Revolving Doors Matter | The Baseline Scenario
It is common fare for people like me to point disapprovingly to the revolving door between business and government, which ensures that every Treasury Department is well stocked with representatives of Goldman Sachs. In 13 Bankers, the revolving door was one of the three major channels through which the financial sector influenced government policy, alongside campaign contributions and the ideology of finance. The counterargument comes in various forms: people like Robert Rubin and Henry Paulson are dedicated civil servants who wouldn’t favor their firms or their industries, the government needs people with appropriate industry experience, etc.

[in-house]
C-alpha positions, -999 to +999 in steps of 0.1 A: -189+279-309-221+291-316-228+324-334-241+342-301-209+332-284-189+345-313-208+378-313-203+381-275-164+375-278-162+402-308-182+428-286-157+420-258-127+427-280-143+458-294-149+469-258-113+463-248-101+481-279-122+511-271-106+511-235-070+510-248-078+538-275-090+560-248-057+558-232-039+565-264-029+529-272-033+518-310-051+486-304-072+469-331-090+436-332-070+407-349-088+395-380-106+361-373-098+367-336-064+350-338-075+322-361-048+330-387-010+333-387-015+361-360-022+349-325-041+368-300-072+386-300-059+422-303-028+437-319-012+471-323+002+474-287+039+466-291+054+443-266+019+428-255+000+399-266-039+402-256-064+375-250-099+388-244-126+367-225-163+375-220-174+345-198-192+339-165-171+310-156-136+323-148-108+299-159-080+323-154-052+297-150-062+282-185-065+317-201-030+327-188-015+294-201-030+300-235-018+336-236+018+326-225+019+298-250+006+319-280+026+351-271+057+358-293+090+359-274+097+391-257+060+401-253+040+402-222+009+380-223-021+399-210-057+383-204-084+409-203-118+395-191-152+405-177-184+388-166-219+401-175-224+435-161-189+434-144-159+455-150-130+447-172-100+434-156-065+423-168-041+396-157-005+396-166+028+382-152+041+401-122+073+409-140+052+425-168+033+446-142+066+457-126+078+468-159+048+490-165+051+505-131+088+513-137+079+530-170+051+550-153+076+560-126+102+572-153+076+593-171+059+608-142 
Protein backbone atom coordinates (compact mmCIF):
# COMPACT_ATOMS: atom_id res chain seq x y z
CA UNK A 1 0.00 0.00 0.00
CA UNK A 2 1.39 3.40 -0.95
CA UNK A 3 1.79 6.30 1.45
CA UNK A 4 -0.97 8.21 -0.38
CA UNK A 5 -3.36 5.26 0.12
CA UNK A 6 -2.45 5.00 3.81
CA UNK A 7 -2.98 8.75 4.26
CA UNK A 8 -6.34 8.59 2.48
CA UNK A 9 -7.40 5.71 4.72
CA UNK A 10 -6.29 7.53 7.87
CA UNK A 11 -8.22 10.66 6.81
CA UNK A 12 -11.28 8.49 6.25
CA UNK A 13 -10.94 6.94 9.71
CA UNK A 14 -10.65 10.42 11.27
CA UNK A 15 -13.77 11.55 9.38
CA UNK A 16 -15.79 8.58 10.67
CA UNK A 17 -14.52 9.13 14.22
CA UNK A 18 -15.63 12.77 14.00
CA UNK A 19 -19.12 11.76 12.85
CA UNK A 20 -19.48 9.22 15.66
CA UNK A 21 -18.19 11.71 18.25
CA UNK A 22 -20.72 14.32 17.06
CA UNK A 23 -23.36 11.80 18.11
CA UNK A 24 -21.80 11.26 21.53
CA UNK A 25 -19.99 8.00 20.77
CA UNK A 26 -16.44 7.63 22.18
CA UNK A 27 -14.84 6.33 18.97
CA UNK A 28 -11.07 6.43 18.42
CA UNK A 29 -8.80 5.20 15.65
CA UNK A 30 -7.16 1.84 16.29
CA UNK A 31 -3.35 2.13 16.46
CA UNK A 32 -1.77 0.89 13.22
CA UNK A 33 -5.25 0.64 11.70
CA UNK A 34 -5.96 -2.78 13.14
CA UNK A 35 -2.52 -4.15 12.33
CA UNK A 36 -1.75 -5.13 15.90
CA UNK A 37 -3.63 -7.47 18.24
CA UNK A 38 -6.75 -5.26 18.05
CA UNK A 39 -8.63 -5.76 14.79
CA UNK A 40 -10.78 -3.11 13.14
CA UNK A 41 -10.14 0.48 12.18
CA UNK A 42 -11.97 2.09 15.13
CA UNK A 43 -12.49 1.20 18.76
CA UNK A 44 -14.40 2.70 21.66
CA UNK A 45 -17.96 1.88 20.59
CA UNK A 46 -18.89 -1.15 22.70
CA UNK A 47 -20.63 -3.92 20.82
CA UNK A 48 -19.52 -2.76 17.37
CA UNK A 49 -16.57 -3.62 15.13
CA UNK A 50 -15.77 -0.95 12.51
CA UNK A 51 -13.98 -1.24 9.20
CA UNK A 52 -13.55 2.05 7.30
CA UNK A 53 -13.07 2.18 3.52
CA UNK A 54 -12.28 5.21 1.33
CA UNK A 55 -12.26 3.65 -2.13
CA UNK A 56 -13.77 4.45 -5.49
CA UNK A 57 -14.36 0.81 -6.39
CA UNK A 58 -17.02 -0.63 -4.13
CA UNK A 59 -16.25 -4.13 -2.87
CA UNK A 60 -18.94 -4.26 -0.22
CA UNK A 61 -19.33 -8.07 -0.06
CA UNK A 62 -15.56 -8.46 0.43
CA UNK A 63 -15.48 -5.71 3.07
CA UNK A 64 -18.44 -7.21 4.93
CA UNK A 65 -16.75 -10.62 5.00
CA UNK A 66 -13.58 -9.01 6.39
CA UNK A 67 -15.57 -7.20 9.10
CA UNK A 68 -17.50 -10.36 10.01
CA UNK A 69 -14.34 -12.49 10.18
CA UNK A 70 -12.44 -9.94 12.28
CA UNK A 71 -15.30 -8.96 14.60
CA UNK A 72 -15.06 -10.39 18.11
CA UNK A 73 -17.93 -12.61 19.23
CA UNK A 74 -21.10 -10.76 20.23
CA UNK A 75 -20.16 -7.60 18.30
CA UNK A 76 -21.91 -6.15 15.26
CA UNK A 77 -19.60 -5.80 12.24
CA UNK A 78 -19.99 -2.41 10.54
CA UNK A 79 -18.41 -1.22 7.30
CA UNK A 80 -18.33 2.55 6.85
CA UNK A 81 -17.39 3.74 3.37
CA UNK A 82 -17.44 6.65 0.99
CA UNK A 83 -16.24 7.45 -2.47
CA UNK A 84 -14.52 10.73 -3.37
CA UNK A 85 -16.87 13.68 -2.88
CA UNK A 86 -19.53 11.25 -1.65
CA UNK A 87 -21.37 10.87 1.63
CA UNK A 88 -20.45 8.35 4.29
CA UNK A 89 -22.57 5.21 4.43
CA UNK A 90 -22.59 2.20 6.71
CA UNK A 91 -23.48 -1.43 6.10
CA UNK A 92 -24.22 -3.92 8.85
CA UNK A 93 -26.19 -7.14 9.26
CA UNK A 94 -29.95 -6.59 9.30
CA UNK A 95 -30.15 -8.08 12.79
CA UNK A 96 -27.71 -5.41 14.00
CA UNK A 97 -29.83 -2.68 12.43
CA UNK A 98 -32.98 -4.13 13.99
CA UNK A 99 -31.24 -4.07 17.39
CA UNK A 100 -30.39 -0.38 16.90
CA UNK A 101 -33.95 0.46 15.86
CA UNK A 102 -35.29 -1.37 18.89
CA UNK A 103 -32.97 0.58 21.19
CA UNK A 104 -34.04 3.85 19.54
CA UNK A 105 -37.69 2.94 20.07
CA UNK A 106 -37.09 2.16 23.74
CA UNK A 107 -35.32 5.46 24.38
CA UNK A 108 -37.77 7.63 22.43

It is certainly possible that industry experts provide valuable skills and experience to the government. But that value comes with a cost; put another way, it’s not just the public good that benefits. Using data on Defense Department appointments, Simon Luechinger and Christoph Moser (paper; Vox summary) measured the impact of political appointments on the stock market valuation of appointees’ former firms; they also measured the impact on firms’ stock market valuations of hiring a former government official. In both cases, the stock market reacted positively to new turns of the revolving door. Here’s the chart for political appointments: